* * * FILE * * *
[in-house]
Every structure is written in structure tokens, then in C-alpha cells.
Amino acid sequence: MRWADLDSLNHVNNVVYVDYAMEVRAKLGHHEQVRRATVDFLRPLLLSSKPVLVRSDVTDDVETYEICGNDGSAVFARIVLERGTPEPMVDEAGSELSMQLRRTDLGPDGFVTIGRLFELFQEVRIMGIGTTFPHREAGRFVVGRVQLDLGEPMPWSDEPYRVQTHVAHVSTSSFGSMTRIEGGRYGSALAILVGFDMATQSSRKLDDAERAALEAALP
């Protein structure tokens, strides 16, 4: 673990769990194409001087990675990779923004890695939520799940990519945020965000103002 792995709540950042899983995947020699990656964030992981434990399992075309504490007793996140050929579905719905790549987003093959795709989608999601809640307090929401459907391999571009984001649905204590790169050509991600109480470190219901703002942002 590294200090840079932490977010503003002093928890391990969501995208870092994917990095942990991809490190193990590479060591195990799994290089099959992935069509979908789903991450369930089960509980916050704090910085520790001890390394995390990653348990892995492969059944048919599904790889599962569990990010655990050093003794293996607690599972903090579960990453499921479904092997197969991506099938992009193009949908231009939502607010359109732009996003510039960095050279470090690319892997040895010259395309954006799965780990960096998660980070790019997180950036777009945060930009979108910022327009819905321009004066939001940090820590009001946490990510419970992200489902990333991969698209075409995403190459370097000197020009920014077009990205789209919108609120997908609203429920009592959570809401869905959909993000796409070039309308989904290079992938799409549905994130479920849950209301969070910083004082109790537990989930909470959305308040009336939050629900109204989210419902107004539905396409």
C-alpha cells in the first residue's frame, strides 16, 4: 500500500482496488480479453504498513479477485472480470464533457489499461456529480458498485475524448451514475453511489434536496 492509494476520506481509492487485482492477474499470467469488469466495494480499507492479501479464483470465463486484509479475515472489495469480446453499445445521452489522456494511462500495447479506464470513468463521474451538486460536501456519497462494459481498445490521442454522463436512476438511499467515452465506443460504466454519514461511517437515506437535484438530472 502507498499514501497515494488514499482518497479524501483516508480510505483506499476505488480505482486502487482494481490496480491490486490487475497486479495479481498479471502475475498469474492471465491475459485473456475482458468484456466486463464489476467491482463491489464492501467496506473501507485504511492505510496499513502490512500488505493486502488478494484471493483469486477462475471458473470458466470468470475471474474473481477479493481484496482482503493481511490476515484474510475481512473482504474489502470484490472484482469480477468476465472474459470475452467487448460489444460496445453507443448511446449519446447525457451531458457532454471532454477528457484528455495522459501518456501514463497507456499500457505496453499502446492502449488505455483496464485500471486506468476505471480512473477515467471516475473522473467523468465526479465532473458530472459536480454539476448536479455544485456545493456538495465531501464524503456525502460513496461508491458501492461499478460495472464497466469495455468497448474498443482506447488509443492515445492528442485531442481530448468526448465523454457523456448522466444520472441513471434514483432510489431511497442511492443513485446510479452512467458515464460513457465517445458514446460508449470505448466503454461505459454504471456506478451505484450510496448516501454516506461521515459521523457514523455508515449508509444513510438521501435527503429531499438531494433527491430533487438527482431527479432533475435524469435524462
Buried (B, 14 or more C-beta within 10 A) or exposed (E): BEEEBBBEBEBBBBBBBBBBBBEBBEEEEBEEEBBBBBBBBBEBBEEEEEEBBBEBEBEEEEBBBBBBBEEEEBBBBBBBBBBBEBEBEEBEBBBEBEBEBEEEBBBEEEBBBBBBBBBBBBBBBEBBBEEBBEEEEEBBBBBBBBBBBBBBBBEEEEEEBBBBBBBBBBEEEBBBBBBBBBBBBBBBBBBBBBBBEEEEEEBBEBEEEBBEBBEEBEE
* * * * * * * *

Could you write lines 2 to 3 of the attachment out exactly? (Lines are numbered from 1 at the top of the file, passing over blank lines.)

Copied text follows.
Every structure is written in structure tokens, then in C-alpha cells.
Amino acid sequence: MRWADLDSLNHVNNVVYVDYAMEVRAKLGHHEQVRRATVDFLRPLLLSSKPVLVRSDVTDDVETYEICGNDGSAVFARIVLERGTPEPMVDEAGSELSMQLRRTDLGPDGFVTIGRLFELFQEVRIMGIGTTFPHREAGRFVVGRVQLDLGEPMPWSDEPYRVQTHVAHVSTSSFGSMTRIEGGRYGSALAILVGFDMATQSSRKLDDAERAALEAALP